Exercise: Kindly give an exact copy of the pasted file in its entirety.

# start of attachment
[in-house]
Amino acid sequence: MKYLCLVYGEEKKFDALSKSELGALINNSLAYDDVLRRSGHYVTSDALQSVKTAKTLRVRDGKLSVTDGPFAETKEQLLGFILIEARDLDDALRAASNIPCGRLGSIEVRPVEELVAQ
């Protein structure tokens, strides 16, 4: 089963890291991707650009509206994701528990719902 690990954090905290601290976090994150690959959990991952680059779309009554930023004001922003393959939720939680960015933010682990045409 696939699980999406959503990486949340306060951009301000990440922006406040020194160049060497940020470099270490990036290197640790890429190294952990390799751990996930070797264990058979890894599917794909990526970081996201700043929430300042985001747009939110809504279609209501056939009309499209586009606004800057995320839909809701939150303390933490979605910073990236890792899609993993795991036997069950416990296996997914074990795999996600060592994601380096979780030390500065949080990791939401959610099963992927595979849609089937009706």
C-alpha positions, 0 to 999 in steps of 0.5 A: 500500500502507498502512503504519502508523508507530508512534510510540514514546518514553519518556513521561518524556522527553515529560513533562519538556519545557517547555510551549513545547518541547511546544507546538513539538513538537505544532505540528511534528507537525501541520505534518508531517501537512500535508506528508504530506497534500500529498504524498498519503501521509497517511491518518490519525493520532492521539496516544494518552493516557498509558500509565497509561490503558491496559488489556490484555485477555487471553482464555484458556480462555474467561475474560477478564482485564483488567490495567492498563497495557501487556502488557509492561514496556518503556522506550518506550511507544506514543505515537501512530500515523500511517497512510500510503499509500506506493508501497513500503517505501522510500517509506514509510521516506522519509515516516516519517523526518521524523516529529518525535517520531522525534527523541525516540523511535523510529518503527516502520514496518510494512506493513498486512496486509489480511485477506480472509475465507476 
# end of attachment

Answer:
[in-house]
Amino acid sequence: MKYLCLVYGEEKKFDALSKSELGALINNSLAYDDVLRRSGHYVTSDALQSVKTAKTLRVRDGKLSVTDGPFAETKEQLLGFILIEARDLDDALRAASNIPCGRLGSIEVRPVEELVAQ
């Protein structure tokens, strides 16, 4: 089963890291991707650009509206994701528990719902 690990954090905290601290976090994150690959959990991952680059779309009554930023004001922003393959939720939680960015933010682990045409 696939699980999406959503990486949340306060951009301000990440922006406040020194160049060497940020470099270490990036290197640790890429190294952990390799751990996930070797264990058979890894599917794909990526970081996201700043929430300042985001747009939110809504279609209501056939009309499209586009606004800057995320839909809701939150303390933490979605910073990236890792899609993993795991036997069950416990296996997914074990795999996600060592994601380096979780030390500065949080990791939401959610099963992927595979849609089937009706």
C-alpha positions, 0 to 999 in steps of 0.5 A: 500500500502507498502512503504519502508523508507530508512534510510540514514546518514553519518556513521561518524556522527553515529560513533562519538556519545557517547555510551549513545547518541547511546544507546538513539538513538537505544532505540528511534528507537525501541520505534518508531517501537512500535508506528508504530506497534500500529498504524498498519503501521509497517511491518518490519525493520532492521539496516544494518552493516557498509558500509565497509561490503558491496559488489556490484555485477555487471553482464555484458556480462555474467561475474560477478564482485564483488567490495567492498563497495557501487556502488557509492561514496556518503556522506550518506550511507544506514543505515537501512530500515523500511517497512510500510503499509500506506493508501497513500503517505501522510500517509506514509510521516506522519509515516516516519517523526518521524523516529529518525535517520531522525534527523541525516540523511535523510529518503527516502520514496518510494512506493513498486512496486509489480511485477506480472509475465507476 